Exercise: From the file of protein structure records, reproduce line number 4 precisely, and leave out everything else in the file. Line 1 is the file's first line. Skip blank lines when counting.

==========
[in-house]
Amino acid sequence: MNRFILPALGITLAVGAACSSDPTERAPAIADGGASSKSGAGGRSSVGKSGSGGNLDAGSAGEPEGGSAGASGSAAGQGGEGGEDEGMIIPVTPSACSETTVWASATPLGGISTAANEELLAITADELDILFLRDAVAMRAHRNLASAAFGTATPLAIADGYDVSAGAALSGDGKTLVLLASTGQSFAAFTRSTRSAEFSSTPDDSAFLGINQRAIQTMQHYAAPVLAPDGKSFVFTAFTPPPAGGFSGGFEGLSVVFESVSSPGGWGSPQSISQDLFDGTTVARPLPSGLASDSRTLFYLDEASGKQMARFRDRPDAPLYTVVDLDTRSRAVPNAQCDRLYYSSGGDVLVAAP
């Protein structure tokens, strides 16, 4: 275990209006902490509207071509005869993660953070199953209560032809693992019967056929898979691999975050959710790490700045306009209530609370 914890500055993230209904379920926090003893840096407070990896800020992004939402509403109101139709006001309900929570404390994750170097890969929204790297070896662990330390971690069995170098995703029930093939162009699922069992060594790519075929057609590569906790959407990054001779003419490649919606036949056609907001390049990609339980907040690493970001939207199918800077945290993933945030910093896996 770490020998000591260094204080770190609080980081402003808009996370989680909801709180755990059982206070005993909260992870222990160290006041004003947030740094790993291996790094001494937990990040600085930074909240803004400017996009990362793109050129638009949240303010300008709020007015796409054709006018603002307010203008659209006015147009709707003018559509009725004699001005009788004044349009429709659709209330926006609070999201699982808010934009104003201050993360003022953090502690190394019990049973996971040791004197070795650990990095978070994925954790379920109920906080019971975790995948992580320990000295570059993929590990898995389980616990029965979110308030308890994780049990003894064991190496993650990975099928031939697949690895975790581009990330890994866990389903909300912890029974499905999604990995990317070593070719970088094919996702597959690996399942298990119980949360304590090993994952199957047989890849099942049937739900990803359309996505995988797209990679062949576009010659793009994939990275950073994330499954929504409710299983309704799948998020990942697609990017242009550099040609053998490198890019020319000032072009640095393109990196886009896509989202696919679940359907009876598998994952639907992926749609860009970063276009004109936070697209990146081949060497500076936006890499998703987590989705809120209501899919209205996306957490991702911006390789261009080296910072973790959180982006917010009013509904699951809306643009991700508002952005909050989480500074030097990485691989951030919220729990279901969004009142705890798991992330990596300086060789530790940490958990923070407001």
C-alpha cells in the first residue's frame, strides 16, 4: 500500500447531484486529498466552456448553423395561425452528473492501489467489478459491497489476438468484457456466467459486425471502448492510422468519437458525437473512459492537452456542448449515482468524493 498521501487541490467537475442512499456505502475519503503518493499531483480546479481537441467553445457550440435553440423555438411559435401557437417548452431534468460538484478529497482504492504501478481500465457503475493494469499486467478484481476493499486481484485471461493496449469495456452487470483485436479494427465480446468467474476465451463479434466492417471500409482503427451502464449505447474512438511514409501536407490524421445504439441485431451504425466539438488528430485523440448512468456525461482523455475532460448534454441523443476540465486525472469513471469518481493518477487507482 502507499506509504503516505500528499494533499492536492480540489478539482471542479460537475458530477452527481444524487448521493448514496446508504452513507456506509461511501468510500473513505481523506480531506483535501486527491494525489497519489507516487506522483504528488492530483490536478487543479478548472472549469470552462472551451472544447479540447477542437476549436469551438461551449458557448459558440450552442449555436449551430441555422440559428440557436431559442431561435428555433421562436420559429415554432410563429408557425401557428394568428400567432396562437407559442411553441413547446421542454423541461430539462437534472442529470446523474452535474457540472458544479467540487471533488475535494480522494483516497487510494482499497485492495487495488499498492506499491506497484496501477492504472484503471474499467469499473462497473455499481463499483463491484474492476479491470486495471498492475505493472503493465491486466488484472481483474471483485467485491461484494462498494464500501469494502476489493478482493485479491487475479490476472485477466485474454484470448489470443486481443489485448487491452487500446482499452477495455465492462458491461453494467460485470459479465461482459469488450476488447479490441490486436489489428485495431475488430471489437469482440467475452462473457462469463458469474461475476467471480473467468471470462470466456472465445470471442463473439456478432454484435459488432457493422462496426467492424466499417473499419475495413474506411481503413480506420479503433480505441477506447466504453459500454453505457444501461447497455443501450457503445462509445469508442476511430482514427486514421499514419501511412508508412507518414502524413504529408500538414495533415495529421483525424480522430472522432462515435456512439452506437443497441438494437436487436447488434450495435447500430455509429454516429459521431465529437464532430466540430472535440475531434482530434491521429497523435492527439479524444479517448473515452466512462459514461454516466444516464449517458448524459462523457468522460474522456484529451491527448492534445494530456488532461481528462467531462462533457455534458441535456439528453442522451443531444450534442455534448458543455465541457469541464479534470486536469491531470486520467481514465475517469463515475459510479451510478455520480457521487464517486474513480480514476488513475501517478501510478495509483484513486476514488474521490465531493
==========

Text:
C-alpha cells in the first residue's frame, strides 16, 4: 500500500447531484486529498466552456448553423395561425452528473492501489467489478459491497489476438468484457456466467459486425471502448492510422468519437458525437473512459492537452456542448449515482468524493 498521501487541490467537475442512499456505502475519503503518493499531483480546479481537441467553445457550440435553440423555438411559435401557437417548452431534468460538484478529497482504492504501478481500465457503475493494469499486467478484481476493499486481484485471461493496449469495456452487470483485436479494427465480446468467474476465451463479434466492417471500409482503427451502464449505447474512438511514409501536407490524421445504439441485431451504425466539438488528430485523440448512468456525461482523455475532460448534454441523443476540465486525472469513471469518481493518477487507482 502507499506509504503516505500528499494533499492536492480540489478539482471542479460537475458530477452527481444524487448521493448514496446508504452513507456506509461511501468510500473513505481523506480531506483535501486527491494525489497519489507516487506522483504528488492530483490536478487543479478548472472549469470552462472551451472544447479540447477542437476549436469551438461551449458557448459558440450552442449555436449551430441555422440559428440557436431559442431561435428555433421562436420559429415554432410563429408557425401557428394568428400567432396562437407559442411553441413547446421542454423541461430539462437534472442529470446523474452535474457540472458544479467540487471533488475535494480522494483516497487510494482499497485492495487495488499498492506499491506497484496501477492504472484503471474499467469499473462497473455499481463499483463491484474492476479491470486495471498492475505493472503493465491486466488484472481483474471483485467485491461484494462498494464500501469494502476489493478482493485479491487475479490476472485477466485474454484470448489470443486481443489485448487491452487500446482499452477495455465492462458491461453494467460485470459479465461482459469488450476488447479490441490486436489489428485495431475488430471489437469482440467475452462473457462469463458469474461475476467471480473467468471470462470466456472465445470471442463473439456478432454484435459488432457493422462496426467492424466499417473499419475495413474506411481503413480506420479503433480505441477506447466504453459500454453505457444501461447497455443501450457503445462509445469508442476511430482514427486514421499514419501511412508508412507518414502524413504529408500538414495533415495529421483525424480522430472522432462515435456512439452506437443497441438494437436487436447488434450495435447500430455509429454516429459521431465529437464532430466540430472535440475531434482530434491521429497523435492527439479524444479517448473515452466512462459514461454516466444516464449517458448524459462523457468522460474522456484529451491527448492534445494530456488532461481528462467531462462533457455534458441535456439528453442522451443531444450534442455534448458543455465541457469541464479534470486536469491531470486520467481514465475517469463515475459510479451510478455520480457521487464517486474513480480514476488513475501517478501510478495509483484513486476514488474521490465531493